Worth a visit!
The Curonian Spit History Museum is located in the northern part of Nida, close to the Writer Thomas Mann Memorial Museum.
The museum was opened on 16 September 1969, in the building of Evangelical Lutheran church, the activities of which were suspended at that time. Its exhibition, being restricted by the Soviet ideology, did not represent important aspects of the history of the Curonian Spit. The exhibition displayed in a church showed only the formation of the Curonian Spit and the Curonian Lagoon, local people, nature, businesses, etc.
The history of the museum was complicated: the exhibition was dismantled after the return of the church to the religious congregation in 1989. The next phase in its history was also marked by transience: an exhibition of trades of inhabitants of the Curonian Spit was housed in rented premises between 1995 and 2002. In 2002, the museum moved to a new building on Pamario street in Nida. The new exhibition presents the traditions and trades of inhabitants of the Curonian Spit (hunting crows for food, fishing gear, boat models). A mannequin demonstrating a peculiar fishing technique, bumbinimas(fishing on ice by rousing fish), is particularly interesting to visitors. Unique Stone Age finds form a valuable part of the exhibition, including a part of a wooden boat, pottery and stone axes, discovered during archaeological excavations in Nida in 1974–1978.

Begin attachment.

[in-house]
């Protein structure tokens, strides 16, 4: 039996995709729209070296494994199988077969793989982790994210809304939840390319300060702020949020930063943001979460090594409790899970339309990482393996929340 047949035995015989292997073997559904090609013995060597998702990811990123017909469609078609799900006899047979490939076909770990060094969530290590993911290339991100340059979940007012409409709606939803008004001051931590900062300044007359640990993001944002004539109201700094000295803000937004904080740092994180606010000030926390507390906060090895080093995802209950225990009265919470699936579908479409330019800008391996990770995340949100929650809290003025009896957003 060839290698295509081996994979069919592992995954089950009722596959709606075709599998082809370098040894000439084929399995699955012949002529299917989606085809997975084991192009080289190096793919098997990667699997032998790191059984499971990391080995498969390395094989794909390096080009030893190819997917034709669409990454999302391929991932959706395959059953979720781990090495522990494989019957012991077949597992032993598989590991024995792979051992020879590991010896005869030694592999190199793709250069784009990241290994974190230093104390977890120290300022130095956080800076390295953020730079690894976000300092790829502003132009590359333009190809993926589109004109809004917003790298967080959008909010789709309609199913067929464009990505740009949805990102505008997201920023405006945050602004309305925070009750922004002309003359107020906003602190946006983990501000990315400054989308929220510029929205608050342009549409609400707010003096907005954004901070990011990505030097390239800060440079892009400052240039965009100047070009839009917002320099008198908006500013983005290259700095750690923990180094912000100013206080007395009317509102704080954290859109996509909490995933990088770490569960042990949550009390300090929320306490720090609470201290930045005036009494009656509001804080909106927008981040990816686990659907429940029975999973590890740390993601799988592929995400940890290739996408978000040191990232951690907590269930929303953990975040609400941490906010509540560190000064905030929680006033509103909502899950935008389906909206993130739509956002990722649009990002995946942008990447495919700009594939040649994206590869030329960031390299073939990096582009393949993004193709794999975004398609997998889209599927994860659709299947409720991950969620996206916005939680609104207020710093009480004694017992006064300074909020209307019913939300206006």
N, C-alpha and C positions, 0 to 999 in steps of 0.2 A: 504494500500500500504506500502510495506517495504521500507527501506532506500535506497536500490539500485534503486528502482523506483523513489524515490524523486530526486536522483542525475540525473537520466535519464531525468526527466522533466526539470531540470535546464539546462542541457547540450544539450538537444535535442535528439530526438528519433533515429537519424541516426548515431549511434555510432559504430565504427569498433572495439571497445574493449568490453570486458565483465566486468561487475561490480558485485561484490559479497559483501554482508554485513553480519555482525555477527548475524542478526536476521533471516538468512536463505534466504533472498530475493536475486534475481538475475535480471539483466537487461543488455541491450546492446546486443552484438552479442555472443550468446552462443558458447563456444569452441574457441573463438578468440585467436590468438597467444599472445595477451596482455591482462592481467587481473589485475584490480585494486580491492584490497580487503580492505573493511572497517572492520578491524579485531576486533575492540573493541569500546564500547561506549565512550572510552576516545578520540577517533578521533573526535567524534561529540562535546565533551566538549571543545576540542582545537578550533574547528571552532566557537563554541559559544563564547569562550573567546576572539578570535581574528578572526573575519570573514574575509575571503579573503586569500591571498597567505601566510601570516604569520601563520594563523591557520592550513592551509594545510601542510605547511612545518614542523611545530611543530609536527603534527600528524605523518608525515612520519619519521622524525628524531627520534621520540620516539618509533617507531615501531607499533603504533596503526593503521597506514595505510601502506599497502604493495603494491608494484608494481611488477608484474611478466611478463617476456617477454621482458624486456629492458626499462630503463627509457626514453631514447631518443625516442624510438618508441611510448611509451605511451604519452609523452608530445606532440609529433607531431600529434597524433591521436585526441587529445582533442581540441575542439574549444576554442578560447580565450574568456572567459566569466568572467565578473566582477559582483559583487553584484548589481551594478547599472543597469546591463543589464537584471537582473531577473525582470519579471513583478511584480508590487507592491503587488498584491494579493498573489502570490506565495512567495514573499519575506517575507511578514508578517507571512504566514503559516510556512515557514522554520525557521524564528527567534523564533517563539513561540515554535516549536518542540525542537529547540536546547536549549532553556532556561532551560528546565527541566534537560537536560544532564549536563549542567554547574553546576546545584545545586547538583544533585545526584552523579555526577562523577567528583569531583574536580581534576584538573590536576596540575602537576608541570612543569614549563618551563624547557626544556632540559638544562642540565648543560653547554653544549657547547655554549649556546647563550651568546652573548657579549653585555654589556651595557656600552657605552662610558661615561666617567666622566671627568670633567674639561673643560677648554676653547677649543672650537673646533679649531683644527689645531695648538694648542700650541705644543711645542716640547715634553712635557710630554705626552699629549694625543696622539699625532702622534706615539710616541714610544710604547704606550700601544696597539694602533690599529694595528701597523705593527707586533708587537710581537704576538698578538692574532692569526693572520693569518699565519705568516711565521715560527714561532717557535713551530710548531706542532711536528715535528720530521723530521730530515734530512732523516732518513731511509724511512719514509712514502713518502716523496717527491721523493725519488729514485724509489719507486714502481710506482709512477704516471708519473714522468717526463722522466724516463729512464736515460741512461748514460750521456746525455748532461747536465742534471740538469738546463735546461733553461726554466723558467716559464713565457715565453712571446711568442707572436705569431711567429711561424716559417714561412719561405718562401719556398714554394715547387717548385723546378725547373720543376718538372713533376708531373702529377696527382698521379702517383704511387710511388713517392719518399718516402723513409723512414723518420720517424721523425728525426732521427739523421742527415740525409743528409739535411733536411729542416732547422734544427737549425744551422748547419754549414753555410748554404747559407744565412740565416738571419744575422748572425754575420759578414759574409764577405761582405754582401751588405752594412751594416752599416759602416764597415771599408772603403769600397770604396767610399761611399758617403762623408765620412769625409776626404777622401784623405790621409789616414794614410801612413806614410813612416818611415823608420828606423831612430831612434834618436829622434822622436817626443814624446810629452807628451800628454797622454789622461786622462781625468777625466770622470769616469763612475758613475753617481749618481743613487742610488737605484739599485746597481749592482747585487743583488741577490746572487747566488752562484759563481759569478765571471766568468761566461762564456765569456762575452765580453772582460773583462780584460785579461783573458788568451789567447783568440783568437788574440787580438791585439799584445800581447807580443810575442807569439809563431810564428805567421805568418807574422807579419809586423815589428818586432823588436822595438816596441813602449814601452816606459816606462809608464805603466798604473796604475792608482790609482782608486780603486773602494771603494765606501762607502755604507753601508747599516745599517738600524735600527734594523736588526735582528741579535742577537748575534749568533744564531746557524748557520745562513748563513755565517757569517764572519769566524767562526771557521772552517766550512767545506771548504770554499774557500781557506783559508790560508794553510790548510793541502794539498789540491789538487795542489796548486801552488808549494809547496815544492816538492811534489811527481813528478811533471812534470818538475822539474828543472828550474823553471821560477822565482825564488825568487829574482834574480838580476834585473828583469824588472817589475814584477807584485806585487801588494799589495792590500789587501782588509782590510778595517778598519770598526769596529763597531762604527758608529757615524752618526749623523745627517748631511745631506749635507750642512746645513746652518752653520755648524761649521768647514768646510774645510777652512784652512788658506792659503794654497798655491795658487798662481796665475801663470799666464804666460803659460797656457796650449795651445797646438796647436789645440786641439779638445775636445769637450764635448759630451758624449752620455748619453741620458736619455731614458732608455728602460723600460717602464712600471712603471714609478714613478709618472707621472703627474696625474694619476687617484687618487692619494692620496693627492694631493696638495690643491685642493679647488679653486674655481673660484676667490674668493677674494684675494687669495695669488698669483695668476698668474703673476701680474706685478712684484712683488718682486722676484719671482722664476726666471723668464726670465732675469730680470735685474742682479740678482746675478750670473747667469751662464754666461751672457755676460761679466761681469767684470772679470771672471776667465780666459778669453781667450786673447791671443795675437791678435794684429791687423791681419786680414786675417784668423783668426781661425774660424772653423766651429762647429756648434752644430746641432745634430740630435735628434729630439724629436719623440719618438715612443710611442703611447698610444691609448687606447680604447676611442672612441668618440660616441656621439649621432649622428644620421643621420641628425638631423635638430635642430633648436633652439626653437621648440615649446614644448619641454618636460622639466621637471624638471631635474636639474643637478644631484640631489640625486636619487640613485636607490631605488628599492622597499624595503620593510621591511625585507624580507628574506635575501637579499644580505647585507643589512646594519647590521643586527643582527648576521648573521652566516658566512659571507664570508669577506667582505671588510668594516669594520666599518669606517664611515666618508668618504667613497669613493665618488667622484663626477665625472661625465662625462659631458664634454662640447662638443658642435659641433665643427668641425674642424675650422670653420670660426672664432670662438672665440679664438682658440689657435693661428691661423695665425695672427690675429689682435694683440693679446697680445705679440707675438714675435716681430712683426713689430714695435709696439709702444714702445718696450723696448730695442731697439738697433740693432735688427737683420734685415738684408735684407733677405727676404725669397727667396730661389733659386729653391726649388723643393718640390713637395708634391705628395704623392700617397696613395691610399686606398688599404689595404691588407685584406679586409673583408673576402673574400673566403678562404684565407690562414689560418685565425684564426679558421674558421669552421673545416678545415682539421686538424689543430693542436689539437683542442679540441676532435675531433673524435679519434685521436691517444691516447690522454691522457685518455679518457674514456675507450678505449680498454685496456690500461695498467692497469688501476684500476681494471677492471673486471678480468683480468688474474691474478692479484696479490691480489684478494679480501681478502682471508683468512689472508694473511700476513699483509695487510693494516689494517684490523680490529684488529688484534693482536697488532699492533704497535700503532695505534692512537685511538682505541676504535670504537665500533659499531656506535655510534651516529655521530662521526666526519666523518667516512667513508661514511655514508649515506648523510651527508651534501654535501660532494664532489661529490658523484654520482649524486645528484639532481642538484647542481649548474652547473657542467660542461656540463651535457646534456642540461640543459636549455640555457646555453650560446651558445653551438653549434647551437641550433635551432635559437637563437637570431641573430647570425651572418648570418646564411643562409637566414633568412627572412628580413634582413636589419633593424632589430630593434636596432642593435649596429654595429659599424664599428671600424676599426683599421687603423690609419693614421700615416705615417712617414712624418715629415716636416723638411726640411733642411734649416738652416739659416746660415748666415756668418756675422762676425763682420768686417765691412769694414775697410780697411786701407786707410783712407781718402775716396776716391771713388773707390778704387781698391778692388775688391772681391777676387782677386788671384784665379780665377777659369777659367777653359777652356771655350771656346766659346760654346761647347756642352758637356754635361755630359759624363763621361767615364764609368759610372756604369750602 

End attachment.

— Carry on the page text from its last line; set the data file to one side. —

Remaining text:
Highlights of the exhibition are the history of the Nida post station and the licence issued to its proprietor Friedrich Casimir Kuwert in 1785 to brew beer in his coaching inn, showing how Nida flourished before 1833 and was visited by members of Europe’s high society, including King Frederick William III and Queen Louise of Prussia, the French philosopher Denis Diderot, etc. The documents, photographs and maps tell the visitors about the post road which ran along the Curonian Spit from the mid-17th century to 1833.